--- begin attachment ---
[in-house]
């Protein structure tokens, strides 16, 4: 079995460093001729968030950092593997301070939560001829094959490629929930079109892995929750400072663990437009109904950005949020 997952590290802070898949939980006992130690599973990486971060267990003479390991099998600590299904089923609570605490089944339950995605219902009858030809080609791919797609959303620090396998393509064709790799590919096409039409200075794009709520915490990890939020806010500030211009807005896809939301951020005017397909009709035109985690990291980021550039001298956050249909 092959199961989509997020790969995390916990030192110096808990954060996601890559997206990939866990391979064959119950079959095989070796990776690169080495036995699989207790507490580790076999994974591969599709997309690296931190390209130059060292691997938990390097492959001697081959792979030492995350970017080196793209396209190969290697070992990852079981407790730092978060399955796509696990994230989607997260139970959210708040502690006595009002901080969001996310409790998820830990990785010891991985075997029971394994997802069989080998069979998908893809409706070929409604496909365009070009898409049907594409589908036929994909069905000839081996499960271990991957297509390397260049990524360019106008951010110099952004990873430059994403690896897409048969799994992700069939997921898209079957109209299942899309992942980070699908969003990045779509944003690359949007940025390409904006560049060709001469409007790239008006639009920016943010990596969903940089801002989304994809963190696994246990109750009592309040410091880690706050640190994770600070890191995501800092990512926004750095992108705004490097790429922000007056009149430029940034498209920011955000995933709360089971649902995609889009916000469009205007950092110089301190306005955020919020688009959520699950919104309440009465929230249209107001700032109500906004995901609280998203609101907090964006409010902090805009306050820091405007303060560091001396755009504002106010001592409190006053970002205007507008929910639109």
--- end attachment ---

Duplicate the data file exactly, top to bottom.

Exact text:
[in-house]
């Protein structure tokens, strides 16, 4: 079995460093001729968030950092593997301070939560001829094959490629929930079109892995929750400072663990437009109904950005949020 997952590290802070898949939980006992130690599973990486971060267990003479390991099998600590299904089923609570605490089944339950995605219902009858030809080609791919797609959303620090396998393509064709790799590919096409039409200075794009709520915490990890939020806010500030211009807005896809939301951020005017397909009709035109985690990291980021550039001298956050249909 092959199961989509997020790969995390916990030192110096808990954060996601890559997206990939866990391979064959119950079959095989070796990776690169080495036995699989207790507490580790076999994974591969599709997309690296931190390209130059060292691997938990390097492959001697081959792979030492995350970017080196793209396209190969290697070992990852079981407790730092978060399955796509696990994230989607997260139970959210708040502690006595009002901080969001996310409790998820830990990785010891991985075997029971394994997802069989080998069979998908893809409706070929409604496909365009070009898409049907594409589908036929994909069905000839081996499960271990991957297509390397260049990524360019106008951010110099952004990873430059994403690896897409048969799994992700069939997921898209079957109209299942899309992942980070699908969003990045779509944003690359949007940025390409904006560049060709001469409007790239008006639009920016943010990596969903940089801002989304994809963190696994246990109750009592309040410091880690706050640190994770600070890191995501800092990512926004750095992108705004490097790429922000007056009149430029940034498209920011955000995933709360089971649902995609889009916000469009205007950092110089301190306005955020919020688009959520699950919104309440009465929230249209107001700032109500906004995901609280998203609101907090964006409010902090805009306050820091405007303060560091001396755009504002106010001592409190006053970002205007507008929910639109």